When Jews complete their Passover feast each year, they promise each other “next year in Jerusalem.” They are hopeful that they will be able to celebrate the Passover in the land of their ancestors and it will have special meaning for them. They are expressing one kind of hope; a hope that is wishful thinking. When 1 Corinthians 13:7 says, “Love … is always hopeful,” it is expressing Biblical hope. This is the kind of hope that knows something will happen in the future and waits for it in expectation. Like Mary waited for the Messiah. Like Jesus’ followers wait for His return. It’s going to happen. We just need to wait for it without losing hope.
Father Abraham is a great example of Biblical hope. Romans 4:18 & 19 says, “Even when there was no reason for hope, Abraham kept hoping—believing that he would become the father of many nations. For God had said to him, ‘That’s how many descendants you will have!’ And Abraham’s faith did not weaken.” Physical evidence didn’t keep him from waiting in expectation. It didn’t matter that he and his wife were too old to conceive children. When he heard God speak, Abraham knew his voice, and he believed in hope.
“We, too, wait with eager hope for the day when God will give us our full rights as his adopted children, including the new bodies he has promised us. We were given this hope when we were saved. (If we already have something, we don’t need to hope for it. But if we look forward to something we don’t yet have, we must wait patiently and confidently.)” (Romans 8:23b-25) Like in Abraham’s case, circumstances may not seem hopeful in our world today. It seems times are becoming more and more difficult and even evil. These are not reasons to give up hope. If we have heard Jesus’ voice and believe the promises in His word, we can wait with confidence for Jesus to come and make all things right.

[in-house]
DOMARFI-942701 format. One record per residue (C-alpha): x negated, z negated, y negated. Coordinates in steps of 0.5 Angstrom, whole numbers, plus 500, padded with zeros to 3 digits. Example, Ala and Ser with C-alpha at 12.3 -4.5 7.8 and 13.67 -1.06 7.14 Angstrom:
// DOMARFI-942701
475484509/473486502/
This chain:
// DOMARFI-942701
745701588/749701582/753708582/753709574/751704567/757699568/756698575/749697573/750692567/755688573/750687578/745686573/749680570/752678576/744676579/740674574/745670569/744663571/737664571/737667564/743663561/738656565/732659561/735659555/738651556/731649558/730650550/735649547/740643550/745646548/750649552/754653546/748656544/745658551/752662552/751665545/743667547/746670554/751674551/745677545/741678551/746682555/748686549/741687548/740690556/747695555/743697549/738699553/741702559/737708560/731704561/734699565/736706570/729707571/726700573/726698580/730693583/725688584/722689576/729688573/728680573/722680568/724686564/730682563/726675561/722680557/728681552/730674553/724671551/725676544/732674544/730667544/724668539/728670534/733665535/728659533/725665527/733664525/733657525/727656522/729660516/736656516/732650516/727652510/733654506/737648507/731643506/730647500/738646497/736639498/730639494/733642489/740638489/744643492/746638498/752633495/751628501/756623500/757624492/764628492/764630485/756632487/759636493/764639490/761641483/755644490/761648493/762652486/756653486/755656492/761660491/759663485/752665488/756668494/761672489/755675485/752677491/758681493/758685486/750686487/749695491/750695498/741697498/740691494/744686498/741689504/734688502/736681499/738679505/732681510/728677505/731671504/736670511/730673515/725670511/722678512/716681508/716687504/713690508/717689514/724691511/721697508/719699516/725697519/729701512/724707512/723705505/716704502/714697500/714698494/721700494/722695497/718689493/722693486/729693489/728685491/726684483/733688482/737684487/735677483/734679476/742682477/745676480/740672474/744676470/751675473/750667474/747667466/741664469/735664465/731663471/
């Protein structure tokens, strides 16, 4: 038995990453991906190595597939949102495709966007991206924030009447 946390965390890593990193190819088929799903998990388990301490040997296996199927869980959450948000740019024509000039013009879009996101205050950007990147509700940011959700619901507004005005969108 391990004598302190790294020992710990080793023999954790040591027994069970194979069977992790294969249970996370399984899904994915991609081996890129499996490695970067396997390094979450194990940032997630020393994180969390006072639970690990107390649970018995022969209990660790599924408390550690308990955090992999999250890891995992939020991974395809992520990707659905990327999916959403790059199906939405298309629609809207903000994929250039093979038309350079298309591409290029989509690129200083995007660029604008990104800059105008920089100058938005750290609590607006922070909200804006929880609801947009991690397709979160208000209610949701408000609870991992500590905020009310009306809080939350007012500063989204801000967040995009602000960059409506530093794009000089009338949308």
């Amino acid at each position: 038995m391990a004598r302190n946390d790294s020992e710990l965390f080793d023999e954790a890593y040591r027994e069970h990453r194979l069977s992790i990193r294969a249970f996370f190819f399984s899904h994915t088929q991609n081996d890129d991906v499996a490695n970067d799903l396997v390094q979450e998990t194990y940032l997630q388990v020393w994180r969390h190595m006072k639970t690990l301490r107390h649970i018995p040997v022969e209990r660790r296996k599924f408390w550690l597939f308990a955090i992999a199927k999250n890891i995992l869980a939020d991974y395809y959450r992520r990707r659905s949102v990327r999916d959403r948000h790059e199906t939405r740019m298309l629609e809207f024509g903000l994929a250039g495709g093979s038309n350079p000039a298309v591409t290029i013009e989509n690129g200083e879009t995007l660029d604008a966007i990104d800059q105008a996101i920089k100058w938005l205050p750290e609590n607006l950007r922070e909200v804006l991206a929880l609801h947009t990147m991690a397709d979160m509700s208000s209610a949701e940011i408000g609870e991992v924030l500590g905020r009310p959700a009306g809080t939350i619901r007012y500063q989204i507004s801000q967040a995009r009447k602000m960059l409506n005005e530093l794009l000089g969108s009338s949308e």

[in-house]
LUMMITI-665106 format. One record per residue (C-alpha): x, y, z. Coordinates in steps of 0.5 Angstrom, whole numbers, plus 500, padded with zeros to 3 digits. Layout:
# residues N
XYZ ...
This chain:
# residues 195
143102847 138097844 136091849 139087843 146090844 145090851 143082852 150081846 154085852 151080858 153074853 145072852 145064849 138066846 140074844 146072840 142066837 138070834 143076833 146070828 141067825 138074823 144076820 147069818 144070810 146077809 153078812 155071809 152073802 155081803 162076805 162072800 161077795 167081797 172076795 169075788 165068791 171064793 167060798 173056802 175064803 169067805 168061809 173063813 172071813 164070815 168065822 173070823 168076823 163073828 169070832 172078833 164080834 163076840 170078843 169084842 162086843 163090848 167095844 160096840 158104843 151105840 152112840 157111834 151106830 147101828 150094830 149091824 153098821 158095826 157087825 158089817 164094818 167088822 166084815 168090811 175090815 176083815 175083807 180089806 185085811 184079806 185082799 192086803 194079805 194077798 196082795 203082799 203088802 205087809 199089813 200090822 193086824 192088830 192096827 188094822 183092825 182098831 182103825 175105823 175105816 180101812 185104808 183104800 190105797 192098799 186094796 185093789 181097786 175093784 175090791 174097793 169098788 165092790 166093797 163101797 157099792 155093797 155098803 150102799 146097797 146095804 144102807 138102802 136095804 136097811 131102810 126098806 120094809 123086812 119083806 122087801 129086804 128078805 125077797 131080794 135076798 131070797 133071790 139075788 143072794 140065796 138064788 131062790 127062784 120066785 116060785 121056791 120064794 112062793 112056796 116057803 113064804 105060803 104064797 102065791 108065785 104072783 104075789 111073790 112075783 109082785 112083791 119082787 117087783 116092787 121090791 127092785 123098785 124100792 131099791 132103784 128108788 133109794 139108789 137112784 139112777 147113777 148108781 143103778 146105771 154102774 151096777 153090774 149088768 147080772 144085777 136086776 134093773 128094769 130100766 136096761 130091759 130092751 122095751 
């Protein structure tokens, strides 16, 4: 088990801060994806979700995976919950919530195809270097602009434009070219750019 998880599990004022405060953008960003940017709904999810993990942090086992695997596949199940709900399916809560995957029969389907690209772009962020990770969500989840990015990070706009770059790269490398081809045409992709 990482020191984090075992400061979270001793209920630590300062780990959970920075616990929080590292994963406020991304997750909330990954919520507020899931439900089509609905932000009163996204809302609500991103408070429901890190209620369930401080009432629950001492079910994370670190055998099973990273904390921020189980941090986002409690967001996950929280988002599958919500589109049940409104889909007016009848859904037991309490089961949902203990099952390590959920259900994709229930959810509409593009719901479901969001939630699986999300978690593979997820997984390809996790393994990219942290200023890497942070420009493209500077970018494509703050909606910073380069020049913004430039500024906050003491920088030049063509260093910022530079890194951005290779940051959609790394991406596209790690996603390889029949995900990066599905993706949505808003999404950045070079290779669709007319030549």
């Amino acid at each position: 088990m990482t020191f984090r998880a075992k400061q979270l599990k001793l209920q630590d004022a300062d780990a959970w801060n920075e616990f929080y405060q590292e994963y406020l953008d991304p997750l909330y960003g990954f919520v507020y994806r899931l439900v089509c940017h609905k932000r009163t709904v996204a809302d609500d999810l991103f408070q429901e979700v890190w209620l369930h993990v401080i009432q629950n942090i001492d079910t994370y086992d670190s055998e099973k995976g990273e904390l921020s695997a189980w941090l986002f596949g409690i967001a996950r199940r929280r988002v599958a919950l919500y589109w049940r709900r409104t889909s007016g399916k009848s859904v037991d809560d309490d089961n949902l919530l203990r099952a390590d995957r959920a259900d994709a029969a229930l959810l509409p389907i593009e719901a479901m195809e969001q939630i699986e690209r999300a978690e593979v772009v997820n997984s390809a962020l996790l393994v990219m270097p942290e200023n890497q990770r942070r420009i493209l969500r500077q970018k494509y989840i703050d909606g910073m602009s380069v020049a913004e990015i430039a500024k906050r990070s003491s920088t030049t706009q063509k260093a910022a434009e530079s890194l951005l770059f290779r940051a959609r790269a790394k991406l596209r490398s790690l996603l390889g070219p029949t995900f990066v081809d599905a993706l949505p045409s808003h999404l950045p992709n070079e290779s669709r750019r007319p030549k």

Being hopeful is part of agape love. When we relate to others secure in our faith and waiting with confidence for Jesus to fulfill all He has promised, we are free really to love others as we are instructed in Romans 12:9-13.
“Don’t just pretend to love others. Really love them. Hate what is wrong. Hold tightly to what is good. Love each other with genuine affection, and take delight in honoring each other. Never be lazy, but work hard and serve the Lord enthusiastically. Rejoice in our confident hope. Be patient in trouble, and keep on praying. When God’s people are in need, be ready to help them. Always be eager to practice hospitality.” Only confidently hopeful people are empowered by the Holy Spirit to love like this.
How sad for those who don’t know hope. “Hope is one of the most distinctive marks of the Christian life in opposition to the hopelessness of the Gentile world.” (Zodhiates; The Complete Word Study Dictionary; pg 571) Ephesians 2:12 describes the people all around us. “You lived in this world without God and without hope.” People all around us don’t know God and are living hopeless lives.
At the close of 2017 and the start of the New Year 2018, let’s purpose to be hope spreaders in our world. Circumstances all around us are so difficult; illness, wars, poverty, division, hatred, estrangement. I can’t imagine how painful it would be to bear up under all these without God’s agape love filling us with hope. People all around are waiting for a glimmer of hope. Can we be the ones who are so filled with his hope we have enough to overflow and share hope in love with them? I’m starting a new resolution and a new hashtag for 2018: #overflowwithhope. I want the world to know they can have the hope they’re waiting for.
“I pray that God, the source of hope, will fill you completely with joy and peace because you trust in him. Then you will overflow with confident hope through the power of the Holy Spirit.” (Romans 15:13)
Jenny knows what it's like to hope when it hurts. Check out her new website http://jennylindconlee.com